INTRO We have spent some time on the ‘action’ of the Liturgy – the Mass. But in all our churches and chapels there is the Tabernacle for the ‘Reserved Sacrament’.  

[1] Why do we reserve the Eucharist at all? The first and most important reason is so that the housebound and sick can receive Christ in the Eucharist even though they are prevented from gathering with the community at Mass. As a priest (as many Lay Ministers of the Eucharist can equally testify) taking Holy Communion to the sick really does connect the housebound to the community – they too are part of this ‘Holy Communion’ which is the parish community. Christ in the Eucharist is their food, their encouragement and strength, their healing and peace. Increasingly, as priests are fewer in numbers, the Reserved Sacrament also enable Services of Word and Communion to be led by Lay Ministers and deacons, to sustain the spiritual life of the parish, especially on weekdays – and now and into the future increasingly on Sundays. The second reason for reserving the Sacrament is to enable people to come for private prayer and adoration, and I will share something of this form of prayer this evening.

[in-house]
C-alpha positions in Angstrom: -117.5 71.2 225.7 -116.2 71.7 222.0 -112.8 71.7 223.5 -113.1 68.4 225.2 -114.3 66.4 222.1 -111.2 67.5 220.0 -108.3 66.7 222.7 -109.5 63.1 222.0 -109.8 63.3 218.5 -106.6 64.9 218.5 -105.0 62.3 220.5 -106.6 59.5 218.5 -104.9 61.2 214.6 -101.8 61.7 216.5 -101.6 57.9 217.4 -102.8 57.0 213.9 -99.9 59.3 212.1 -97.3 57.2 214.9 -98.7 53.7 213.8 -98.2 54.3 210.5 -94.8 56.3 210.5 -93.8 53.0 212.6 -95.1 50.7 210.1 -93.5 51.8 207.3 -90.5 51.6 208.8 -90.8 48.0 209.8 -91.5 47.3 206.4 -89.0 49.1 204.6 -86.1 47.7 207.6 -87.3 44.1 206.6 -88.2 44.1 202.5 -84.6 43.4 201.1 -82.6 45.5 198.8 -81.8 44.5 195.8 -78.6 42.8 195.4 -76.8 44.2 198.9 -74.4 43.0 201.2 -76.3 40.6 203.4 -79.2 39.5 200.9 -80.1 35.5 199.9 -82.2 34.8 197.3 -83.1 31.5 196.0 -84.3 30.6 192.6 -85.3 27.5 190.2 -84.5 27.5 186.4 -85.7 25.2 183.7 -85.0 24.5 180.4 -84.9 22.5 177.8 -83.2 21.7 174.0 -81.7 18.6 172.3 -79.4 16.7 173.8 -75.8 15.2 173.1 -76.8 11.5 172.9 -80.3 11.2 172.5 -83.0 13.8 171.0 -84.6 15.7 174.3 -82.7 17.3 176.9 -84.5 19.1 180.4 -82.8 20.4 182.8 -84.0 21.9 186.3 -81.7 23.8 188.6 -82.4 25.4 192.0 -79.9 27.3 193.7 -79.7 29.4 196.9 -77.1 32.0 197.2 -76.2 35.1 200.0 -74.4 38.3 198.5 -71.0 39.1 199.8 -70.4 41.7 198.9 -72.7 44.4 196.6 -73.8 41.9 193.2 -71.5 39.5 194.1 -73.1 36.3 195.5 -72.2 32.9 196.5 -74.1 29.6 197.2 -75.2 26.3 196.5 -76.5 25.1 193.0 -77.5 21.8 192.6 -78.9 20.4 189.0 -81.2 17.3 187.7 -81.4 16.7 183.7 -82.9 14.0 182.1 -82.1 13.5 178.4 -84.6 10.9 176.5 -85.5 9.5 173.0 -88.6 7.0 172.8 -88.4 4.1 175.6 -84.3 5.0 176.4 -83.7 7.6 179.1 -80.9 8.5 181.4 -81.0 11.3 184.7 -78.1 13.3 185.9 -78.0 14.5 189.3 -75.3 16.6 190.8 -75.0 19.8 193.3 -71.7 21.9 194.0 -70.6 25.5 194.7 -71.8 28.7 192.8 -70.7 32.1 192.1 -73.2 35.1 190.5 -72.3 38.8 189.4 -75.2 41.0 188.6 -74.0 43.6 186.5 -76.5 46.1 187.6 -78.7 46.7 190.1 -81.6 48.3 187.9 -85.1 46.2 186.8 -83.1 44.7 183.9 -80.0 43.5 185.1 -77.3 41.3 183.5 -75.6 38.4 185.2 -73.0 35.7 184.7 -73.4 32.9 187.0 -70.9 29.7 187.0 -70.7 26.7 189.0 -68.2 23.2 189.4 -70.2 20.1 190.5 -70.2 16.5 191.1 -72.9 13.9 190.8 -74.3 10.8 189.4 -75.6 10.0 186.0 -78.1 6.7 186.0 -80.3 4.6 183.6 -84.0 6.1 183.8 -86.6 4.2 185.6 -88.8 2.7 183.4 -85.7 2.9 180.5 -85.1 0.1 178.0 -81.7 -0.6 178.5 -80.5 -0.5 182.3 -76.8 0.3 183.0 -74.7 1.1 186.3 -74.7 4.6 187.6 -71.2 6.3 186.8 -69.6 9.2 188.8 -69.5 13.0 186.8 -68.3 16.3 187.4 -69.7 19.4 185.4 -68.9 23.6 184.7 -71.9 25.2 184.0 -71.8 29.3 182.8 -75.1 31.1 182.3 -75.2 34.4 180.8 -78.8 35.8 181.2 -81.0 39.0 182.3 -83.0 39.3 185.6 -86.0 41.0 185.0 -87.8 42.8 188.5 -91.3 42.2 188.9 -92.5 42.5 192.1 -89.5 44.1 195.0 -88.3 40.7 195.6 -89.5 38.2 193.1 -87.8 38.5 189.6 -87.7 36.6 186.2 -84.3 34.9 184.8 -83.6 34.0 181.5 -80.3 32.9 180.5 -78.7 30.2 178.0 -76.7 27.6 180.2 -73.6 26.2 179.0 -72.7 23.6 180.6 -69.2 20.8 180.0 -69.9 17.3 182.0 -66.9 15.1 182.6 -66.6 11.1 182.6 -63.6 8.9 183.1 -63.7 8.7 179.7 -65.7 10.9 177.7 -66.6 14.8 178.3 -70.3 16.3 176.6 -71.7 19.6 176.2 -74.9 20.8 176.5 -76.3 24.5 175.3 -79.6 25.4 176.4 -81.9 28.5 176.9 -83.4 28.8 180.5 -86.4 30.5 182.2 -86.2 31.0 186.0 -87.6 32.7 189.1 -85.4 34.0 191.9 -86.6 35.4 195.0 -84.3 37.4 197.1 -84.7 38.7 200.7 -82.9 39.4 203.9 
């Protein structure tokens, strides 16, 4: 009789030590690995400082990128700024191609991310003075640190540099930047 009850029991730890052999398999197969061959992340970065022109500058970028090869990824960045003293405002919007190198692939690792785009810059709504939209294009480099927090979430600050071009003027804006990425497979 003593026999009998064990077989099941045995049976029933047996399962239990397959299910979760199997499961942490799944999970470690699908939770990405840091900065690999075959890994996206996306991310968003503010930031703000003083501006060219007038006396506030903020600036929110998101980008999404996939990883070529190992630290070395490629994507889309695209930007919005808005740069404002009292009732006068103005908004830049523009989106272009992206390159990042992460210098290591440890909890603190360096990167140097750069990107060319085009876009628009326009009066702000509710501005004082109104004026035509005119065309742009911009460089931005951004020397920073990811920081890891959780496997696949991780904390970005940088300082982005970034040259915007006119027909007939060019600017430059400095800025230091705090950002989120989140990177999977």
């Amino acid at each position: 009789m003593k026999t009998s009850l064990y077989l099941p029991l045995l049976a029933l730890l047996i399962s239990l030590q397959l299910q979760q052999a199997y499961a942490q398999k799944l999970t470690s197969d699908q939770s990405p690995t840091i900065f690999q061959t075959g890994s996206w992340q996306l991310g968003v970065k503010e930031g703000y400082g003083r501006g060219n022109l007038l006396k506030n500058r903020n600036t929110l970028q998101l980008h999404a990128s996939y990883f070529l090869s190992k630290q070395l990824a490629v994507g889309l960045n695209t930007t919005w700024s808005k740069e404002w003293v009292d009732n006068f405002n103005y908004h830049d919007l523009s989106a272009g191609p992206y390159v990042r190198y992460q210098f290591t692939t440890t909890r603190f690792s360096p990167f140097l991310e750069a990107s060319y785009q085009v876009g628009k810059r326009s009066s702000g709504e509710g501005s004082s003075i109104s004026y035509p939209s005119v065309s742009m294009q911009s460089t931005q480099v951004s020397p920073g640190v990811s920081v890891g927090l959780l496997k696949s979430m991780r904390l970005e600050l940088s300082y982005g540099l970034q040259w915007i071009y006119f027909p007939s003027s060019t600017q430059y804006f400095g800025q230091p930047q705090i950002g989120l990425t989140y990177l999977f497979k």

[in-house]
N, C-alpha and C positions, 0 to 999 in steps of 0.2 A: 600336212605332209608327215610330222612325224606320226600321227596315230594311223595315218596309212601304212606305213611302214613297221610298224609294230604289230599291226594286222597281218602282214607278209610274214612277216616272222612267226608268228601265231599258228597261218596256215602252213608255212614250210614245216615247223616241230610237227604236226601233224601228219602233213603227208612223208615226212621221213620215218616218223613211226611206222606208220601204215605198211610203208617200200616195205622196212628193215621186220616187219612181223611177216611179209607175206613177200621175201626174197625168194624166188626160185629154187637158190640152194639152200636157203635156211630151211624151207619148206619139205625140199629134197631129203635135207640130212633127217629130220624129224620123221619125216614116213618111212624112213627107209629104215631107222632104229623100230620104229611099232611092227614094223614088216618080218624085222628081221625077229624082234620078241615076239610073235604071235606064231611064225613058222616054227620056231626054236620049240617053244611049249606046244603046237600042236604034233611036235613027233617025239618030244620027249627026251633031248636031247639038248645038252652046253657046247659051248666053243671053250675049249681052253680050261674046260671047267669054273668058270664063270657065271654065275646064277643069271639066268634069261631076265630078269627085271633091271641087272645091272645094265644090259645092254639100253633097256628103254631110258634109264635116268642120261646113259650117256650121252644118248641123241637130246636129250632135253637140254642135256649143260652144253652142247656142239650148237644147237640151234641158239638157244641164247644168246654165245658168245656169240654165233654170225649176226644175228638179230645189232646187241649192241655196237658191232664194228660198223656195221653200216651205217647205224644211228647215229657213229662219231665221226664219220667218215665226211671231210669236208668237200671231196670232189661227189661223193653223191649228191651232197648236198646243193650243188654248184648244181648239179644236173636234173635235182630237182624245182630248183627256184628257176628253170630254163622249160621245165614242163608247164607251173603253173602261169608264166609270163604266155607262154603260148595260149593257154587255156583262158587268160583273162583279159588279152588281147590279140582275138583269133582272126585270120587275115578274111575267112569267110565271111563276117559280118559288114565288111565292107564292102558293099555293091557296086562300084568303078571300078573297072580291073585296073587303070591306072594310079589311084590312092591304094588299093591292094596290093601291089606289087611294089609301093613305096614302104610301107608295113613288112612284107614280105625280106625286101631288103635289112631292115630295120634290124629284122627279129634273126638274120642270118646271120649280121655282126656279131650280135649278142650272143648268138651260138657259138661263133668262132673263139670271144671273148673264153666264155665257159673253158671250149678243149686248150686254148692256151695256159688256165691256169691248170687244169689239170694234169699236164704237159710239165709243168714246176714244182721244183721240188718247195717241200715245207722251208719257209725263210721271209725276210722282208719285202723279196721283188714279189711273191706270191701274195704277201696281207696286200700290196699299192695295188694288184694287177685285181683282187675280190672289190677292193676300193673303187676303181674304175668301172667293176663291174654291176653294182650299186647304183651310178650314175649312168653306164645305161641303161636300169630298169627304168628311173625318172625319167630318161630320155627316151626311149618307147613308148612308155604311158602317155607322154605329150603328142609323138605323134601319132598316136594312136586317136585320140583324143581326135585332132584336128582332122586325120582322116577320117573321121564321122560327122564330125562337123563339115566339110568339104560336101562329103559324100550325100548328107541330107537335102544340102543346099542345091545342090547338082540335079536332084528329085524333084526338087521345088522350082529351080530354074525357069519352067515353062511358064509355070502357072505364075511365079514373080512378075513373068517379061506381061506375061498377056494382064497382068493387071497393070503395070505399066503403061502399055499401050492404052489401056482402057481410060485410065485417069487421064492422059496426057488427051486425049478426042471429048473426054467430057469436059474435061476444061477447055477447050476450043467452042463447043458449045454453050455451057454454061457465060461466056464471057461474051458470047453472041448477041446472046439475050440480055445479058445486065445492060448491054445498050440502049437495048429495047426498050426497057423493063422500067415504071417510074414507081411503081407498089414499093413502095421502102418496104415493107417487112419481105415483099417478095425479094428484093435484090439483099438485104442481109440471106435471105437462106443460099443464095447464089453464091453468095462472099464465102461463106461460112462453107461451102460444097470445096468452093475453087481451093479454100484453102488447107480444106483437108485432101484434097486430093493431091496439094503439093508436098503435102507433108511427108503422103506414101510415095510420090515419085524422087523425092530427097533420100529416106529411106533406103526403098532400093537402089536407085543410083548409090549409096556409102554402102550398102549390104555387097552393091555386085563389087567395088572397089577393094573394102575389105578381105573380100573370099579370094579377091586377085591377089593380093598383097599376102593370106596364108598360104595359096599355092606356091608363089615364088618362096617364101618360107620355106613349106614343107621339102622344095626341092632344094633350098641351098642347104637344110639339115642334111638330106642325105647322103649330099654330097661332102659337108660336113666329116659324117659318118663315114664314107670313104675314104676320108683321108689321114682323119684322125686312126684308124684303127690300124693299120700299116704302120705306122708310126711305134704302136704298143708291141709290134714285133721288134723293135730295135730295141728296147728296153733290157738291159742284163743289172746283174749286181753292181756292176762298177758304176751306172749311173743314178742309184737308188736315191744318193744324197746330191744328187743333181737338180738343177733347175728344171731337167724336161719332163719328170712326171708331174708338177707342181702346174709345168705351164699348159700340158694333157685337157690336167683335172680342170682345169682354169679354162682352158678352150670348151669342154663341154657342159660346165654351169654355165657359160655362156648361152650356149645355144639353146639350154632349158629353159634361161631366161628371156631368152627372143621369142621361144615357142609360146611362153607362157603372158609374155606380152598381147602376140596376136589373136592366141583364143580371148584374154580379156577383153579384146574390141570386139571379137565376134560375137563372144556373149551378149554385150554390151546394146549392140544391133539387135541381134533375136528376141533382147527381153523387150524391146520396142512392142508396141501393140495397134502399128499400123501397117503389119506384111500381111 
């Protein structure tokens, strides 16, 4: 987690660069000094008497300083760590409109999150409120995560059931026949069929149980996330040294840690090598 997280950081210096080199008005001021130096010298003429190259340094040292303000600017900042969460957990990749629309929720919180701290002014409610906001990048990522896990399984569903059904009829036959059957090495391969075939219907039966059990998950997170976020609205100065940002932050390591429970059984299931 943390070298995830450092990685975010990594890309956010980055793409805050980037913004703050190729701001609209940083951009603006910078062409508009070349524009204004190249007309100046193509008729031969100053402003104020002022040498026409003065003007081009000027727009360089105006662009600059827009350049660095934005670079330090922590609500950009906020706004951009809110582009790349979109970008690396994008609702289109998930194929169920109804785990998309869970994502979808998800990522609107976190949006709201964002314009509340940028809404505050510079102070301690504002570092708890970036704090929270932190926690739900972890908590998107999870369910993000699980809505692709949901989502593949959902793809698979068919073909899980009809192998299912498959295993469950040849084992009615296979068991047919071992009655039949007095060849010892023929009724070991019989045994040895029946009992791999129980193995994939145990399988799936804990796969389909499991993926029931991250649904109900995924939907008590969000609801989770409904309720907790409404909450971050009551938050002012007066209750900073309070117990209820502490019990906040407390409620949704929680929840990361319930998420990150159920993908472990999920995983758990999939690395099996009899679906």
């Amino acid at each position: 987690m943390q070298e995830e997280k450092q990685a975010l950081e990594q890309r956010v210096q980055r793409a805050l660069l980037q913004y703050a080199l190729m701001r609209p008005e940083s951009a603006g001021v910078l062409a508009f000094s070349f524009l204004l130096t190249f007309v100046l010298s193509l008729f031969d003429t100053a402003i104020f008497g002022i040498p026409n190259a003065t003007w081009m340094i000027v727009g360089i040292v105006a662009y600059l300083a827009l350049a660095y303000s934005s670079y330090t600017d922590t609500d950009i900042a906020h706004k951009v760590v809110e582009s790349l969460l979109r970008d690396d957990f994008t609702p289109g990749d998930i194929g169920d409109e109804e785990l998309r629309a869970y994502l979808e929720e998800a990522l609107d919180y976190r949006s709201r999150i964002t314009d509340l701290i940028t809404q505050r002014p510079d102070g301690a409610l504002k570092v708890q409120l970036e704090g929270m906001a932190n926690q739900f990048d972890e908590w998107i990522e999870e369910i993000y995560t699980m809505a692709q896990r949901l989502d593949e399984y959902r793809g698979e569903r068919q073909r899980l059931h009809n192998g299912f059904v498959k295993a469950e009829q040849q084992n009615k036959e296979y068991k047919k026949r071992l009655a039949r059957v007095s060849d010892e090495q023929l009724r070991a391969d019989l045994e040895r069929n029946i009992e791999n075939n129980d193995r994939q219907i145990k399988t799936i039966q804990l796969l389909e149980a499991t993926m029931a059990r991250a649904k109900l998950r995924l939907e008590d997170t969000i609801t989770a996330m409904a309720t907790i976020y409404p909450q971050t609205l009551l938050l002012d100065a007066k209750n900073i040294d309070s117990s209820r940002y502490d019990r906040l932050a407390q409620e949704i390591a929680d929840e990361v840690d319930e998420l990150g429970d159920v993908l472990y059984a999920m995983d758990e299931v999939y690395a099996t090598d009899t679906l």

[2] But before that perhaps just a word about the ‘Tabernacle’. The word comes from the Hebrew meaning ‘tent’ and calls to mind the ‘Tent of Meeting’ that Moses erected among the journeying Hebrew Slaves on their 40 years wanderings in the desert. There we are told in the book of Exodus, the Ark of the Covenant was housed, with the tablets of stone that bore the Ten Commandments, a bowl of the Manna from heaven and Moses rod that swallowed Pharaoh’s serpents, parted the waters of the Sea of Reeds, and struck the Rock in the desert to give forth fresh water for a thirsty people. This Tent of meeting was experienced as the dwelling place of God among his People. God is the Pilgrim God, journeying among His People and always available to them. He meets them on the journey (as the Risen Jesus did on the road to Emmaus, before the two downcast disciples ‘recognised Him in the Breaking of Bread). At St Nicks, our Tabernacle is made of wood carved in Malawi in Africa as a village ‘Hut of Meeting’ – or alternatively a village ‘grain store’ – both interpretations speaking of the purpose of the Tabernacle.